The Zionsville Plan Commission will hear public comments Monday evening, July 15, about a development planned for the southwest corner of 116th Street and Michigan Road. Originally slated for the commission's June meeting, a remonstrator came forward June 10 to file an automatic continuance.
In May, Pittman Partners LLC filed plans for a mixed-use development on 62 acres at 11675 Sycamore St. (116th Street), which would require rezoning from residential (R-2) to planned use development (PUD). To be called The Farm, the development would include retail, commercial, multi-family and single-family units.
According to paperwork filed with the plan commission and available for public viewing, J. William Ferree of 11702 Sycamore St., filed for the continuance to allow time to express his concerns about the project, which would be directly across the street from his home. A letter from Ferree's attorney states Ferree wishes to "protect the integrity of Sycamore Street with it remaining a street that serves his property and residence as well as others on the north side."
The letter also states that Ferree's goal is to keep the development from causing traffic, noise and sound, light and other byproducts of development from materially affecting the Ferree property. It includes a list of concerns and possible resolutions. They cover landscaping, traffic signals, turn lanes, pedestrian and truck traffic, unit sizes and locations within the development, sewers, disturbances to surrounding property owners during construction, and impact on Zionsville Community Schools.
"We're going before the Zionsville Plan Commission on Monday evening, and they will hear our petition to rezone our property we're calling the Farm at Zionsville to a PUD ordinance," said Steve Pittman, a principal along with his brother, Chad Pittman, in Pittman Properties. "We've met with many neighborhood groups, homeowner associations, individual homeowners, the Zionsville Chamber of Commerce and many others. Through that process we got lots of comments about things they'd like us to change, and we have made some modifications after hearing many opinions."
Pittman added that the town of Zionsville has a technical advisory committee review process they have to go through that looked at specifics and addressed all comments received.
"We have a favorable recommendation from the (Plan Commission) staff," he said. "The Chamber of Commerce has issued their support, along with numerous property owners."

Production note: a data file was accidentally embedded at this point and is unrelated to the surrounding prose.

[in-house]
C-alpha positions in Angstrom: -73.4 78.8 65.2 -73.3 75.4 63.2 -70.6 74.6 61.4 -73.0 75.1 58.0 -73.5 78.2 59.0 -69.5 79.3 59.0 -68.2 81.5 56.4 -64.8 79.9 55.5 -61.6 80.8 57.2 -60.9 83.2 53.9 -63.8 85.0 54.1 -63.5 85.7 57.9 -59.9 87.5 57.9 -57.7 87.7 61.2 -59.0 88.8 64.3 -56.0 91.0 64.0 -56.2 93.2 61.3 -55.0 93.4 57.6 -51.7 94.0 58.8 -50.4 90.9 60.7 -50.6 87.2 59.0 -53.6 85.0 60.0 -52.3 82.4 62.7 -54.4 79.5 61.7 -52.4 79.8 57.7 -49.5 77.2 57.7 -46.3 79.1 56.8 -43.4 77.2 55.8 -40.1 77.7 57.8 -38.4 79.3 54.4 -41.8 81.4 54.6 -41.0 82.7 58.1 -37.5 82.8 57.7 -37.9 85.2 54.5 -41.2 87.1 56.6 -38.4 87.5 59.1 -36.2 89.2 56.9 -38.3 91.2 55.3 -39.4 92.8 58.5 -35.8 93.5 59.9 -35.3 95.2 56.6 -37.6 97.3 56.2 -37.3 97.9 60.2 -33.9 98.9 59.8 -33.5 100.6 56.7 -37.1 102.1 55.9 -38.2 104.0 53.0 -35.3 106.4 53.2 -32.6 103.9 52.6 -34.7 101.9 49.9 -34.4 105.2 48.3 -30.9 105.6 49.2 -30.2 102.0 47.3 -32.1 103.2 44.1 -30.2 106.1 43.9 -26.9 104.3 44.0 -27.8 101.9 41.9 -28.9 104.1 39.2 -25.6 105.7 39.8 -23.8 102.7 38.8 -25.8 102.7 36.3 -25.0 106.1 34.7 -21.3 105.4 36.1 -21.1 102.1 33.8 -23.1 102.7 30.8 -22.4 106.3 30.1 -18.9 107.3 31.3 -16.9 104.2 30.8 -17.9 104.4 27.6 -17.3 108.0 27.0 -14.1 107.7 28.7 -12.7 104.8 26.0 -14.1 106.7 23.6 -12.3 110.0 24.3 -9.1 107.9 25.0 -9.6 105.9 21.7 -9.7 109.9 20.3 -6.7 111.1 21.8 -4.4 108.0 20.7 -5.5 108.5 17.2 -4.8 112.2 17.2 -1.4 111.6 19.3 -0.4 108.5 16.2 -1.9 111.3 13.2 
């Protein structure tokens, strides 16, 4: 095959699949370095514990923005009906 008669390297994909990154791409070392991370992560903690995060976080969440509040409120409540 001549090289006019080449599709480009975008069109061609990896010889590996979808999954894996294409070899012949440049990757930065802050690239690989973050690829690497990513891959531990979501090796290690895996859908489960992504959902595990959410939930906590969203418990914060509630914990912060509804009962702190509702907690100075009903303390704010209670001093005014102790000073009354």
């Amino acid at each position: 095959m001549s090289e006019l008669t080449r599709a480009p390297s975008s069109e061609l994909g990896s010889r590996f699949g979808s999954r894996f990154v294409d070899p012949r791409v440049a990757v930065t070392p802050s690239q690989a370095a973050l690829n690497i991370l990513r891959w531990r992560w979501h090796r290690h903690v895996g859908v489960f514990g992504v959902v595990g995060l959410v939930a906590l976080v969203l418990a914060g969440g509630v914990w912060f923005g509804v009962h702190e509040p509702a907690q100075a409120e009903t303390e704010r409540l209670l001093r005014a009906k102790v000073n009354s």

Wayne DeLong, director of planning and economic development in Zionsville, confirmed the plan commission staff is recommending approval of the development. He said all information has been circulated.
"It all will be discussed at Monday night's meeting," he said. "The plan commission hears evidence and comes up with a recommendation."
The meeting will be at 7 p.m. at Zionsville Town Hall's Beverly Harves Room, 1100 W. Oak St.
"The way the public hearing process and the planning process works, the person desiring to zone a property makes a presentation," Pittman said. "After that presentation, people are allowed to give input for or against. After that public hearing is closed, plan commission members and staff will discuss the project and ask questions."
He said he and his brother also will have a chance to respond to the remonstrance. Following that, Pittman continued, the plan commission can recommend approval, denial, continuance, or have no position. If it's continued, he said, everyone comes back to the table for further review; if the commission takes any other position, the issue moves on to the Zionsville Town Council at its Aug. 5 meeting.
"The plan commission's job is to formulate a recommendation and forward it to the town council," DeLong explained. "The plan commission is bound to certify the request (for rezoning from R-2 to PUD) to the town council for their next meeting. That doesn't mean it will be heard by the town council on the fifth."
He said there was a similar situation with the Witham property on the northeast corner of 116th Street and Michigan Road, and the town council tabled the issue when it was presented.
"It's just the process these things go through," Pittman said. "It's pretty standard."